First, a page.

As Midlanders make their requests for absentee ballots or prepare to go to their voting precinct for the Nov. 8 general election, local poll workers are preparing now to make sure your ballot is counted accurately.
John Keefer is the Chief Deputy Clerk of Midland County.
John Keefer, the Deputy Chief County Clerk, oversees the election cycle here and has since 2017 under the watchful eye of longtime County Clerk Ann Manary. He says Midland County is weathering the gathering storm better than most voting places in Michigan and across the nation.
With just over a month before the second Tuesday of November rolls around, Keefer says most polling places are fully staffed, despite a shortage of workers in most private areas and despite not posting openings for vacancies. He says it is the culture that has been established locally - coming together on an election day is somewhat of a social event.
He also says that many places have changed clerks since 2020, which is troubling, he notes. Five townships and the City of Midland have new clerks - Hope, Edenville, Larkin, Jerome and Mt. Haley this year. When he began in Midland County about 5 years ago, turnover among election workers was almost non-existent.
In smaller communities in general, the atmosphere was more amicable. “Democrats and Republicans, it didn’t matter, would sometimes sit down and eat a meal together (during election day). That was not a problem. That was good. They knew everyone,” he says.
He notes that if an election worker had a bowling partner or a relative had to get off the election committee, the one still on the precinct board “would go out and recruit another." He notes, "People trusted each other.”
Check your voter information card prior to Election Day.
Keefer reports there are 19 voting precincts in the City of Midland
and 24 overall in the remainder of the county. That doesn’t mean there are 43 separate polling locations. In some instances, voting for two or three precincts will be held in the same location. To find your polling place or see a sample ballot, visit: https://mvic.sos.state.mi.us/Voter/Index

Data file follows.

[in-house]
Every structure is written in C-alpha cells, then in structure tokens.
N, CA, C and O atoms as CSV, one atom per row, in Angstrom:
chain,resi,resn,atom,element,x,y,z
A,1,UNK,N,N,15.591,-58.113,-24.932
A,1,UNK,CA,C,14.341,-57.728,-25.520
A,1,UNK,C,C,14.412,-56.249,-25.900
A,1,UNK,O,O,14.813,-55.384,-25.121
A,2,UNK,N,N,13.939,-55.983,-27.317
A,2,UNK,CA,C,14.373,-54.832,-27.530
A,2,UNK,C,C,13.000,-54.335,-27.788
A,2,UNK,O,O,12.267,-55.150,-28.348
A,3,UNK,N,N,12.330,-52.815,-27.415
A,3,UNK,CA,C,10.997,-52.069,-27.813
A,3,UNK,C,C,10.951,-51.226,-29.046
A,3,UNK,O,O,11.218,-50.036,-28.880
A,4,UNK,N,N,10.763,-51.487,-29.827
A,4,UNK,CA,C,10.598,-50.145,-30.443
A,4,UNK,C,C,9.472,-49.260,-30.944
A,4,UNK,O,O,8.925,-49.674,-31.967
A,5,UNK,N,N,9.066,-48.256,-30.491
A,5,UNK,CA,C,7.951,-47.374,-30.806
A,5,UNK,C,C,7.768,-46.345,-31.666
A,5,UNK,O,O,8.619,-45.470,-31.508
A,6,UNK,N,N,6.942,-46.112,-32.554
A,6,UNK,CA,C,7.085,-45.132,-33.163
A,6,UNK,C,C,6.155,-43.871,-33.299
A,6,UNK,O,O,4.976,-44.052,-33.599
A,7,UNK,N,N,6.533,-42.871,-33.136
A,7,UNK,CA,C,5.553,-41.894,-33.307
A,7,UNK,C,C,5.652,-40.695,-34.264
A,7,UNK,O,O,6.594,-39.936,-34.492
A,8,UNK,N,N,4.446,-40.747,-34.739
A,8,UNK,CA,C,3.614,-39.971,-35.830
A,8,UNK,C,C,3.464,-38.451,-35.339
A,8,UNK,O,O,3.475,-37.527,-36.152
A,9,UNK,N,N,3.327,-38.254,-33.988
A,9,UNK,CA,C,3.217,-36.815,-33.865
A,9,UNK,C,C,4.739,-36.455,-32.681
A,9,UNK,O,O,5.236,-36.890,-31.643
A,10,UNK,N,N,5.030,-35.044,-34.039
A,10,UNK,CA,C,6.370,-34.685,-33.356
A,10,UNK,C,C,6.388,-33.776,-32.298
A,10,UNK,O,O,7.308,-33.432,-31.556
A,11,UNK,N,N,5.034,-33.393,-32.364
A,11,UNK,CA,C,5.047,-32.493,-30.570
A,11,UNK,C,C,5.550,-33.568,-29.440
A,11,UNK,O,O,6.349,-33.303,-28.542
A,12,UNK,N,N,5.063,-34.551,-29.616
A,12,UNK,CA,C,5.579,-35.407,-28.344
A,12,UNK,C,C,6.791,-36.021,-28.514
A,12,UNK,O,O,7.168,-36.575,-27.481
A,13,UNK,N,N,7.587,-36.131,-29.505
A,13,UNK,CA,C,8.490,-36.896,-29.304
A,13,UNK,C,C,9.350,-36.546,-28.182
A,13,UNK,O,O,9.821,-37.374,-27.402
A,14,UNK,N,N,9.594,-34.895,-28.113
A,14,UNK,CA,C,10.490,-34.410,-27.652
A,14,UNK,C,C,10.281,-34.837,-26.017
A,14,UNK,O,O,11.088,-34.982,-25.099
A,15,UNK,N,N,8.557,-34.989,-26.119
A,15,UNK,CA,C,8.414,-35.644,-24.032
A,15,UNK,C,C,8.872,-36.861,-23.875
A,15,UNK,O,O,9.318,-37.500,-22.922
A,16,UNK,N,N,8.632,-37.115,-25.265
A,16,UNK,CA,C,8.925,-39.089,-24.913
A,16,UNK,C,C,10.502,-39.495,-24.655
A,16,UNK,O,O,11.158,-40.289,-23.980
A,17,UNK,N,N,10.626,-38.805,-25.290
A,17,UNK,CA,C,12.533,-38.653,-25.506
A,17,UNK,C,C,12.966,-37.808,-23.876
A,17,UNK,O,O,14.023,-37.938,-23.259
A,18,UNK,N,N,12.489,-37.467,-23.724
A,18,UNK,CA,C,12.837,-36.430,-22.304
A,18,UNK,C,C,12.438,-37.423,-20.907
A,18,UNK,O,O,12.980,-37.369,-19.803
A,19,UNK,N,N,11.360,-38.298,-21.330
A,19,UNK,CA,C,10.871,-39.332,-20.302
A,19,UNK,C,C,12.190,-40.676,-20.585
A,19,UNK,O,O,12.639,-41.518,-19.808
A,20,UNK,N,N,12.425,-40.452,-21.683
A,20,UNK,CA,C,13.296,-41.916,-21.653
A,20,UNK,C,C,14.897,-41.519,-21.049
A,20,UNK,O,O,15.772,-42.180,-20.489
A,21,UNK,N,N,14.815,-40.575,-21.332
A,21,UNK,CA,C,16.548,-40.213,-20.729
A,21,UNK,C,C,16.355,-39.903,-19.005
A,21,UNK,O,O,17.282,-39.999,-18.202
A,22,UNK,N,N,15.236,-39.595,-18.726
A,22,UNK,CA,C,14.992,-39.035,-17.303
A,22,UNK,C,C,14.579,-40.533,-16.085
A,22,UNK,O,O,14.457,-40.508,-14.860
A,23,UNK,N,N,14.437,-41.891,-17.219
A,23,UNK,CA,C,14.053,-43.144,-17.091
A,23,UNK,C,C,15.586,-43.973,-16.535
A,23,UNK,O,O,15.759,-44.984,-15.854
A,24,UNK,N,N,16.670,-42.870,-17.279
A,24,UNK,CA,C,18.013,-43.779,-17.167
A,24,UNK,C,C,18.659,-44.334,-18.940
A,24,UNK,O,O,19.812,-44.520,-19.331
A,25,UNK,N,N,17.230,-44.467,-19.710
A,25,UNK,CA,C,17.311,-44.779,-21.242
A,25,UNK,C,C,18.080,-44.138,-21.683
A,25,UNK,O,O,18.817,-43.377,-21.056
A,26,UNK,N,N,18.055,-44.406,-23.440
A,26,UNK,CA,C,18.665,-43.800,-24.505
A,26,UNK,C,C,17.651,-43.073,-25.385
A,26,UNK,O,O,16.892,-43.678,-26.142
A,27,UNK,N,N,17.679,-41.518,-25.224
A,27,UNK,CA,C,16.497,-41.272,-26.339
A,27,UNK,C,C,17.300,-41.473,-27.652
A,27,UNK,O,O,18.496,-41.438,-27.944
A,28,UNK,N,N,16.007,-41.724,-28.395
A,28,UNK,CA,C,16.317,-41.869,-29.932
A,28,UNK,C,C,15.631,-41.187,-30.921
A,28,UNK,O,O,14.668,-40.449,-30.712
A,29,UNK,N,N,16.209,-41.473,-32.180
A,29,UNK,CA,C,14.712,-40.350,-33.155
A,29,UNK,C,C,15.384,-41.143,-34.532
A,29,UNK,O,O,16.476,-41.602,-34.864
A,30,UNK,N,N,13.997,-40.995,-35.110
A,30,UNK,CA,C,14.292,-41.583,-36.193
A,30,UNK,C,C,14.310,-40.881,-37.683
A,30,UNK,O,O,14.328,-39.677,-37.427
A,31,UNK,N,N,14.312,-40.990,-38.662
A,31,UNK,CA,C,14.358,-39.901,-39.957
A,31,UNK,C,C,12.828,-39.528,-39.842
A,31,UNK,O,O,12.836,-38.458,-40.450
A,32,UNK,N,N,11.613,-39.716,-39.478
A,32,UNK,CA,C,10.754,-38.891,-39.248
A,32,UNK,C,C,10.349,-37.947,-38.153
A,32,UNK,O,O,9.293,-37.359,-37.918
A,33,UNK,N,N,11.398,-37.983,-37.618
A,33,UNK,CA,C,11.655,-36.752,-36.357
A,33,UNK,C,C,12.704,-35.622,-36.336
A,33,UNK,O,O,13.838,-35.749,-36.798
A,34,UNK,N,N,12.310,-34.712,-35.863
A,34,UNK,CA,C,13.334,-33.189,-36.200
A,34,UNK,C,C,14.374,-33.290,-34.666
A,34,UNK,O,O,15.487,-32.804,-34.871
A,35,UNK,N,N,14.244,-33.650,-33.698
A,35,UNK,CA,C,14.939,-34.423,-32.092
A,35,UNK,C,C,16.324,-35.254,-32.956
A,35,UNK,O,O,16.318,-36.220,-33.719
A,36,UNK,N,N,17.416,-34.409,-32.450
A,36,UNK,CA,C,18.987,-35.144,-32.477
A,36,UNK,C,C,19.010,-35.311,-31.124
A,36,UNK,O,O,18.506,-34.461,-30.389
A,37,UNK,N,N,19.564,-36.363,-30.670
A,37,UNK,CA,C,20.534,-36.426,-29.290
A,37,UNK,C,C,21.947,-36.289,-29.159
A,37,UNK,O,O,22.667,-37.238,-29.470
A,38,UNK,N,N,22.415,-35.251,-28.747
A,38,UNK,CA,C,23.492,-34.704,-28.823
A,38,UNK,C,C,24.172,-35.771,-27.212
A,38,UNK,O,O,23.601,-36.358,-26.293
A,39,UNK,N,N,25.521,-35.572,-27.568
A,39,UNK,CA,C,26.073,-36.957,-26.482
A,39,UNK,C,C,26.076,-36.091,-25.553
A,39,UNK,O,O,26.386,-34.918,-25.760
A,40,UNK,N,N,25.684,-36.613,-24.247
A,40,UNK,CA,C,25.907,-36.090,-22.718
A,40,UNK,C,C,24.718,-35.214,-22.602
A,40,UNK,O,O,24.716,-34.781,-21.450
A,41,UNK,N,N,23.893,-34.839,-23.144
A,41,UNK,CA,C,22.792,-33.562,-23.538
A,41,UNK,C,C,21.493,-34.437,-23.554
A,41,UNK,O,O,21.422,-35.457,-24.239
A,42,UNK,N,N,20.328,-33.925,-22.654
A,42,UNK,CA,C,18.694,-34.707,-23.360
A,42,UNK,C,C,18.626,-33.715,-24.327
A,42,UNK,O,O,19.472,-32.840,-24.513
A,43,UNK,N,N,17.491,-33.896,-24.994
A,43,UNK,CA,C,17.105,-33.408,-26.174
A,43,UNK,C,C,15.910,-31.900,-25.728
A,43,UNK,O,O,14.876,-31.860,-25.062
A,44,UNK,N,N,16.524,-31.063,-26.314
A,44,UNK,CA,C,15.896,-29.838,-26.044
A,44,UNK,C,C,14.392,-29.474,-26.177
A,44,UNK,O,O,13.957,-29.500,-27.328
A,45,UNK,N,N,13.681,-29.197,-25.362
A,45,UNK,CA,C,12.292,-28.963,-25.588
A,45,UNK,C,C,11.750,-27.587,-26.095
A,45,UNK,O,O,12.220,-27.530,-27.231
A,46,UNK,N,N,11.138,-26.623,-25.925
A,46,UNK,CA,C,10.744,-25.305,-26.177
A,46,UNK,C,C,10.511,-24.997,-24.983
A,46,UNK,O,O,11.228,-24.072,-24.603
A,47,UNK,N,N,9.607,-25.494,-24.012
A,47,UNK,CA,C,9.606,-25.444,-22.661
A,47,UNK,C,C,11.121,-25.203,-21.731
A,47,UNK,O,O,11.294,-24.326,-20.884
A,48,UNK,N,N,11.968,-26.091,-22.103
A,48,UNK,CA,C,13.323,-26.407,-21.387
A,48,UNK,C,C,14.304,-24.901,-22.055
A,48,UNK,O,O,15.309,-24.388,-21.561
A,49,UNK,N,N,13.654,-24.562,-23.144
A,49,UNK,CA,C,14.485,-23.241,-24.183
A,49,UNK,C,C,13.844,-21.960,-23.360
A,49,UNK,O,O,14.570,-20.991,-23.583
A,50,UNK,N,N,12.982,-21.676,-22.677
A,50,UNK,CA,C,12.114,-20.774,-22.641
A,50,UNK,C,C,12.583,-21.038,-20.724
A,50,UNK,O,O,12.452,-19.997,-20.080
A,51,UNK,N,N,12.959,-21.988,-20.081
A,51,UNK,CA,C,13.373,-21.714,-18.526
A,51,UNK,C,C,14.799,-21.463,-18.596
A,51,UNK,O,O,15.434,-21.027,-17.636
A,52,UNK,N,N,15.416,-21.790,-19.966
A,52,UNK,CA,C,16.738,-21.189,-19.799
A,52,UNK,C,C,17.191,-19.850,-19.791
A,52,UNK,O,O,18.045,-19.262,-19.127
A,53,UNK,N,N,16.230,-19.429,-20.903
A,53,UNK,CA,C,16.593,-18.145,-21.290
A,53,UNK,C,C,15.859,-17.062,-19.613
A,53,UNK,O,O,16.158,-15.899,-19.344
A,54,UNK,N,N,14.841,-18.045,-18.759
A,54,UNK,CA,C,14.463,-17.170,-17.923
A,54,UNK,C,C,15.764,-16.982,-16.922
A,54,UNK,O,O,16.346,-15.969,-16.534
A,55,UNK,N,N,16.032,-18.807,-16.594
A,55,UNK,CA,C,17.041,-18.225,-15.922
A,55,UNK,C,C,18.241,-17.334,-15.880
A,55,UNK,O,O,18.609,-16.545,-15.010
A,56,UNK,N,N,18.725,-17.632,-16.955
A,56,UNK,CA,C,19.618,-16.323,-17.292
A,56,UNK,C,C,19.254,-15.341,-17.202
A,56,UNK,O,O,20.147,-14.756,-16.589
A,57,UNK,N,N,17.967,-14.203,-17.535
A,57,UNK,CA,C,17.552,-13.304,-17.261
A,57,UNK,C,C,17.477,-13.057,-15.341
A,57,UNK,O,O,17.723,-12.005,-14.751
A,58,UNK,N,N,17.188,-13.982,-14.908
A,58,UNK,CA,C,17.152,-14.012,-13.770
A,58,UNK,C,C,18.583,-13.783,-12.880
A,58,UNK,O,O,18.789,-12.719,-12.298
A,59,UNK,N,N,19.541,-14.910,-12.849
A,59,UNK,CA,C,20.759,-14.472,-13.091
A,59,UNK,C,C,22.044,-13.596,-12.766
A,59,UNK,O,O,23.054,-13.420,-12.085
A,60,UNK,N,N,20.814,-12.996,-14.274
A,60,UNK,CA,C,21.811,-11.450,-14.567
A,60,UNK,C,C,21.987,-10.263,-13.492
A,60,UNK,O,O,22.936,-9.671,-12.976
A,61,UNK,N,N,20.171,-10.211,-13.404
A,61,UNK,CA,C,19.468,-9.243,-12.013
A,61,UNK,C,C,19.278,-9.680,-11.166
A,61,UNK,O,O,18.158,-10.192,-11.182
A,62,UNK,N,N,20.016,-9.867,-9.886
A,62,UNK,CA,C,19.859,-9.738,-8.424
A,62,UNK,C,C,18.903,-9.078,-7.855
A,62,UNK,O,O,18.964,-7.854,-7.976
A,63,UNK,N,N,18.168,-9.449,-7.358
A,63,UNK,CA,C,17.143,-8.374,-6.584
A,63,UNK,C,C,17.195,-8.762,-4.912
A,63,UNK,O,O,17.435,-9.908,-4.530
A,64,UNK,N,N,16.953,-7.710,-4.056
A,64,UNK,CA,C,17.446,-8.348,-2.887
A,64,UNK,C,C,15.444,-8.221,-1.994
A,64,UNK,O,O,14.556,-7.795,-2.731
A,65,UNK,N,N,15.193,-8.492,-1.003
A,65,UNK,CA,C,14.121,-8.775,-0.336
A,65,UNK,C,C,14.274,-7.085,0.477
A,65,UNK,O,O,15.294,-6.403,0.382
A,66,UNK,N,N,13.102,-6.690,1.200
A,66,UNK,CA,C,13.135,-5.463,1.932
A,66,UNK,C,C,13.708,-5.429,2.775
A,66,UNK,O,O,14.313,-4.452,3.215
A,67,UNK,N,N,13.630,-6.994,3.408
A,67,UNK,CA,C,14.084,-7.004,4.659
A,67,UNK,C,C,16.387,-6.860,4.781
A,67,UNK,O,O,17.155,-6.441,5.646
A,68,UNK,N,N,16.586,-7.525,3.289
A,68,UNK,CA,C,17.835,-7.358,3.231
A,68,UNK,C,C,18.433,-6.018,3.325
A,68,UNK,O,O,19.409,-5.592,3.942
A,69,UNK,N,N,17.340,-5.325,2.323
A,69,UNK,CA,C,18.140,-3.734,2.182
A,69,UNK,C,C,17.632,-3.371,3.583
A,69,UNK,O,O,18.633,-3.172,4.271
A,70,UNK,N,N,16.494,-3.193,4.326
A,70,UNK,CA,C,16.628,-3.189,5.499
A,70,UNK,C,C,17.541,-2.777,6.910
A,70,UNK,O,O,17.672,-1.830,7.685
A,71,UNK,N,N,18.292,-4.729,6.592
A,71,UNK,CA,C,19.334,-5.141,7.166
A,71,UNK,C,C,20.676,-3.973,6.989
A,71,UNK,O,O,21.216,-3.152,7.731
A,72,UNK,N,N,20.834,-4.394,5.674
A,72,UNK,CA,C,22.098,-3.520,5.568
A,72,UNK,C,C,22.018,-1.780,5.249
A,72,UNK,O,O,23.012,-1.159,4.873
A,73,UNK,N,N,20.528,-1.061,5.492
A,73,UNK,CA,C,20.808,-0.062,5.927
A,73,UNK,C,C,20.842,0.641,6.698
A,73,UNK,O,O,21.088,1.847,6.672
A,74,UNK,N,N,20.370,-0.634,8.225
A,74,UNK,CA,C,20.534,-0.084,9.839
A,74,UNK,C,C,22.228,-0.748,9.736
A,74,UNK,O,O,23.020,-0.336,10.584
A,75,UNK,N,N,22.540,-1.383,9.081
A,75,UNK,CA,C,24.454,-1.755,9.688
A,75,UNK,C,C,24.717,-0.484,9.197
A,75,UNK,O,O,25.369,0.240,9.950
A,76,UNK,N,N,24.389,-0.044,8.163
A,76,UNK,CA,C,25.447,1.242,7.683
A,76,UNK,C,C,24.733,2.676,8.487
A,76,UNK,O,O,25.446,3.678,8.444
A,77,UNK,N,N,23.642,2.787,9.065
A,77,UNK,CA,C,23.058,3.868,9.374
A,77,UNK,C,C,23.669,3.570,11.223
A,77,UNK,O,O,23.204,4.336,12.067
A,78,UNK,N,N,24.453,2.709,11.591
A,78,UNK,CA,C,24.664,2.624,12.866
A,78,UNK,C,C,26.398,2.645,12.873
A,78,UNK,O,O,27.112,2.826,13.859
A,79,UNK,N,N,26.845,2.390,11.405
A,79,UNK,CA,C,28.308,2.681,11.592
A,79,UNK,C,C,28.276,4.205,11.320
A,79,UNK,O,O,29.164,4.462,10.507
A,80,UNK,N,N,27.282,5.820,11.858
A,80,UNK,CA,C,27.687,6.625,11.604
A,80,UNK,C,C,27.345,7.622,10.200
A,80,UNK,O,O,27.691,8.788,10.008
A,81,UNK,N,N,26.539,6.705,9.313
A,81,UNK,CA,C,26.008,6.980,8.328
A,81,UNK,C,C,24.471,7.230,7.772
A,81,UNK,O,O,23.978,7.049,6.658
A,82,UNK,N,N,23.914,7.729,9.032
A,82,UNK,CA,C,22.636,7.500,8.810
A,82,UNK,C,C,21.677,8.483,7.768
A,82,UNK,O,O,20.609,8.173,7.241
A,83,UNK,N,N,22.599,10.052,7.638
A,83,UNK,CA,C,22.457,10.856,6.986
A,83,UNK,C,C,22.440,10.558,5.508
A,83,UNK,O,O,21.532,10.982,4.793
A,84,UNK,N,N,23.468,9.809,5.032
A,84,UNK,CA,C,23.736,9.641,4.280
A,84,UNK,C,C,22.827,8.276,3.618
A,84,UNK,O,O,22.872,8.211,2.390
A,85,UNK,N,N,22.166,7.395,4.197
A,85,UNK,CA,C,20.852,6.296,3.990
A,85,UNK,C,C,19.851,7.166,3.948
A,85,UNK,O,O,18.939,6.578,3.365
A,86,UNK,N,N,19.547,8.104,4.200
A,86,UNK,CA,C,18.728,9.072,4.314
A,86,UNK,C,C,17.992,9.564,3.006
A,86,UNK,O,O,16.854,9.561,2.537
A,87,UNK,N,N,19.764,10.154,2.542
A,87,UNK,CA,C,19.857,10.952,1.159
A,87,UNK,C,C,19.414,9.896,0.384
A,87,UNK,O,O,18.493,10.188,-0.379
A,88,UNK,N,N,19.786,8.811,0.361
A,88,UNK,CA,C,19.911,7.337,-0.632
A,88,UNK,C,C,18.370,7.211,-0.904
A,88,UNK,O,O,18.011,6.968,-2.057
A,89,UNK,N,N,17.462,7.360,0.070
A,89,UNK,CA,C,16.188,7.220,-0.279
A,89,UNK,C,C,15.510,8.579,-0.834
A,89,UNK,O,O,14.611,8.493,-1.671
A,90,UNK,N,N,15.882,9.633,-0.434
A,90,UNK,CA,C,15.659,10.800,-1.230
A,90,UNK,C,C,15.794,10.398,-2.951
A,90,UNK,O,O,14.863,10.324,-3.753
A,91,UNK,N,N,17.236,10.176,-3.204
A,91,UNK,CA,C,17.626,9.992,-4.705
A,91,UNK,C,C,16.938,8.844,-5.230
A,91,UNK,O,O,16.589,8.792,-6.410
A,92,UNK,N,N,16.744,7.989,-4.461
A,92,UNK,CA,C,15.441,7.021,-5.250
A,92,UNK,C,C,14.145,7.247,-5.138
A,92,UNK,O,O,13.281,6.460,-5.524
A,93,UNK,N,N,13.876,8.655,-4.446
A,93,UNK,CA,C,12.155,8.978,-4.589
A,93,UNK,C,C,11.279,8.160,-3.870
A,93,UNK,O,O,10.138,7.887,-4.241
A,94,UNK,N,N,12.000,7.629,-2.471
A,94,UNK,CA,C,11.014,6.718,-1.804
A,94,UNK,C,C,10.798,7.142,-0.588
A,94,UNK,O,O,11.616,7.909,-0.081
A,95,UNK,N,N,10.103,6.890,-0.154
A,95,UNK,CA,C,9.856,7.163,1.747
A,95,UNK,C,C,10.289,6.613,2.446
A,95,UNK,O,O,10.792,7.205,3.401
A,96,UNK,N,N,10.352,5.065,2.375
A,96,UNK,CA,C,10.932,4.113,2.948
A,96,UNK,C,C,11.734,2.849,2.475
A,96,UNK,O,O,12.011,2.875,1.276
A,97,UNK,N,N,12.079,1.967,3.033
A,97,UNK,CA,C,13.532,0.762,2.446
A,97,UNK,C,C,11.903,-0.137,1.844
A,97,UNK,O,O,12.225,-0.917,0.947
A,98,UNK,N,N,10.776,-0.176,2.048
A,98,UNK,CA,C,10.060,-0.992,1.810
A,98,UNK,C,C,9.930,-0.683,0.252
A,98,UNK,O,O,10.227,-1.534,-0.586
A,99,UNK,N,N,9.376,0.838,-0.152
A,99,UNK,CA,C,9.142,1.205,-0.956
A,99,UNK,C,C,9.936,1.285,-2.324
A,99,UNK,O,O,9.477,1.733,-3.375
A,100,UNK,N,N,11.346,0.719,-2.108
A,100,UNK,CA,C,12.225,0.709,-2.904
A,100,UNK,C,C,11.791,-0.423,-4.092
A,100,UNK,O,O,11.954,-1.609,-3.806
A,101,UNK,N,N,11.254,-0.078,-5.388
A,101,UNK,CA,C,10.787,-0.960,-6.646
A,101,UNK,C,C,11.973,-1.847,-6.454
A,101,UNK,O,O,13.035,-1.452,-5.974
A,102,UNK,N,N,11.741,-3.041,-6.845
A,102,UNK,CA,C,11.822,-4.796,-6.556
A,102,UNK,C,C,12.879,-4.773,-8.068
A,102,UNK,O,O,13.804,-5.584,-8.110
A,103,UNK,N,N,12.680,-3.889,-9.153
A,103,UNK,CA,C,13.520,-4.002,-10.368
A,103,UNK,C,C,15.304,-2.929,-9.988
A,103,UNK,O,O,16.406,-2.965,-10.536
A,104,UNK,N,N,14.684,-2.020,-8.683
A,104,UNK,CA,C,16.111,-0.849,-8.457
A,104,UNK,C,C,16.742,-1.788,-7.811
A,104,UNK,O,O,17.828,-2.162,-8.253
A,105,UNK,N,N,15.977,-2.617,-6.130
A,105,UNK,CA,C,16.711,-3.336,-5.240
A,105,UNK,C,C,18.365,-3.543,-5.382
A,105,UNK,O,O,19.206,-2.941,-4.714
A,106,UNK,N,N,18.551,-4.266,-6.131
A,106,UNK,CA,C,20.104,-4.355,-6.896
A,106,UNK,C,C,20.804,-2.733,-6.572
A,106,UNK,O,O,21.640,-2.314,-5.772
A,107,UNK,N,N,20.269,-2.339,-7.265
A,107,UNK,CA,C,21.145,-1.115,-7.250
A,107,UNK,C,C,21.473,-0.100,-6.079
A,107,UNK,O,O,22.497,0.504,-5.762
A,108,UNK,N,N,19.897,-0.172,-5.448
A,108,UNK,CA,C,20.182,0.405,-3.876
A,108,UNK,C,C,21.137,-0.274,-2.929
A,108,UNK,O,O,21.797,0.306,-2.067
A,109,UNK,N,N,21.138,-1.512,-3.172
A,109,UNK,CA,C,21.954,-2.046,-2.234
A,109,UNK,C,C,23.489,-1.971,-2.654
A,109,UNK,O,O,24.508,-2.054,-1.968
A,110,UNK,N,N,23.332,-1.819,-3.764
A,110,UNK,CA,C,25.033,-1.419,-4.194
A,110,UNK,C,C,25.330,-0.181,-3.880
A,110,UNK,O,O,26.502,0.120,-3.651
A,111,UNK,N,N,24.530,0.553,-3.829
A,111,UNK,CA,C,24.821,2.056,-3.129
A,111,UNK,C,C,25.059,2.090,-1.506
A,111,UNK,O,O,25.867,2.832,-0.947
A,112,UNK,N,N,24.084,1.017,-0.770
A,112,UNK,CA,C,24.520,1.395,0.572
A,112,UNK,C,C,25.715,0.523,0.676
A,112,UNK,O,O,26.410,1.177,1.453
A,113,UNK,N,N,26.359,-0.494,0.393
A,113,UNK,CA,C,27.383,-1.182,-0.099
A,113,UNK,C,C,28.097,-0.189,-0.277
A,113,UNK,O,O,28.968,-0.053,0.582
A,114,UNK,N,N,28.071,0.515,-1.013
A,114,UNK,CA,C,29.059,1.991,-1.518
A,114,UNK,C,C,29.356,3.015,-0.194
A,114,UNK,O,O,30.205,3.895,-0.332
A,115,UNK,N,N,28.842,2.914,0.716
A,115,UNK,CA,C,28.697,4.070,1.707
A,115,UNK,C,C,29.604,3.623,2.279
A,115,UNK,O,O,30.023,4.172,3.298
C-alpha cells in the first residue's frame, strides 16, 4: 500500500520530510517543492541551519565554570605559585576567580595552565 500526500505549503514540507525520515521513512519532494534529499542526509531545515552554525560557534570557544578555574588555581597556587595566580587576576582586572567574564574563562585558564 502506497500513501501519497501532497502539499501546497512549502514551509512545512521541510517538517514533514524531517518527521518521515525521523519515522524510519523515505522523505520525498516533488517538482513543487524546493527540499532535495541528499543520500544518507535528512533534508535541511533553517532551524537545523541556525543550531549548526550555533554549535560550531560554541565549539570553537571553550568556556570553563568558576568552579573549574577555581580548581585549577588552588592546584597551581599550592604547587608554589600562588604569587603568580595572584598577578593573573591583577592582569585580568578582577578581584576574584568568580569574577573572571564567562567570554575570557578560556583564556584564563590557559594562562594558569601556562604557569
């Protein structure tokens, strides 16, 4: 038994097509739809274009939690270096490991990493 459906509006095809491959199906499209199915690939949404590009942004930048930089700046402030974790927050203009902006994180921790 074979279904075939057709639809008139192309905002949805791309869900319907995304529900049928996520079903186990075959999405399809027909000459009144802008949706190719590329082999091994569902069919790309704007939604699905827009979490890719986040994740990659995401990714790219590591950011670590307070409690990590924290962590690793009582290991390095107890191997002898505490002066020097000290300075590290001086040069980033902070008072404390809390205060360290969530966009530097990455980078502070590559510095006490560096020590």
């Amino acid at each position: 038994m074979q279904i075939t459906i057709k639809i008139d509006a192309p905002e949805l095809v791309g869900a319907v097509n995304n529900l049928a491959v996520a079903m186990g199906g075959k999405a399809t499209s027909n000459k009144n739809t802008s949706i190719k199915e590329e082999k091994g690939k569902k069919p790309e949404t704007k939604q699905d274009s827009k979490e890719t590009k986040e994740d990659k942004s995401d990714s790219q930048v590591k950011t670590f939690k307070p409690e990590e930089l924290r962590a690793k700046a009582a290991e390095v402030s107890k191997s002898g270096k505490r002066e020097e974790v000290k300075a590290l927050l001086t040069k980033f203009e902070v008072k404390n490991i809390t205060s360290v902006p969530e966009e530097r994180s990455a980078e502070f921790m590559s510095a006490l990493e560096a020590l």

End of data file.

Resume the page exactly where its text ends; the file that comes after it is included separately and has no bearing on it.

Each, however, requires three workers - a chairperson and one person each from Democratic and Republican parties - to handle the election day duties of verifying identification, signatures and registration.
Midland County tries to get five workers in each precinct election day, which totals more than 200 on the payroll that day. Each will be trained as election inspectors. If interested, visit the link https://www.michigan.gov/sos/Resources/Initiatives/democracy-mvp
Keefer encourages people to become interested in being an election official, noting that the more one knows about the process, the more one knows what they are being told is true. “I don’t understand sometimes, that people would rather believe social media than their neighbors,” he says.
Despite it being a “mid-term” election, the second year after a presidential election, Keefer predicts the voter turnout will be around 50 percent because of the three non-partican ballot issues to be decided - Proposal 1 deals with term limits, financial disclosure for the executive and legislative branches of government; Proposal 2 deals with voting policies and Proposal 3 with abortion.
The partisan ballot begins with the governor's race and includes other executive races, and state and congressional races.
Keefer also said that the number of people voting absentee rose to 40% of total vote in the 2020 general election, and he doesn’t see that coming down. The Covid-19 pandemic and changes in election laws contributed to that total.
Absentee ballots were cast by 40% of the voters in Midland County in the November 2020 General Election.
To prove your identity, you need to present one of the following: driver’s license, state identification card, passport, birth certificate, tribal card, or a college student ID. To prove residency, you can also use the driver’s license or state ID or one of these items: current utility bill, rental agreement, a purchase agreement on a home, or a bank statement.
Keefer says “If you come in with everything that’s required, you’ll be fully registered.” That includes a valid signature. If you don’t present a picture I.D., that means you’ll be considered partially registered, which means your ballot is open to being challenged.”
Hours for the election are from 7 a.m. to 8 p.m. Unofficial results can be tracked by monitoring www.electionreporting.com
. Election canvassers must certify the results within 14 days of the election.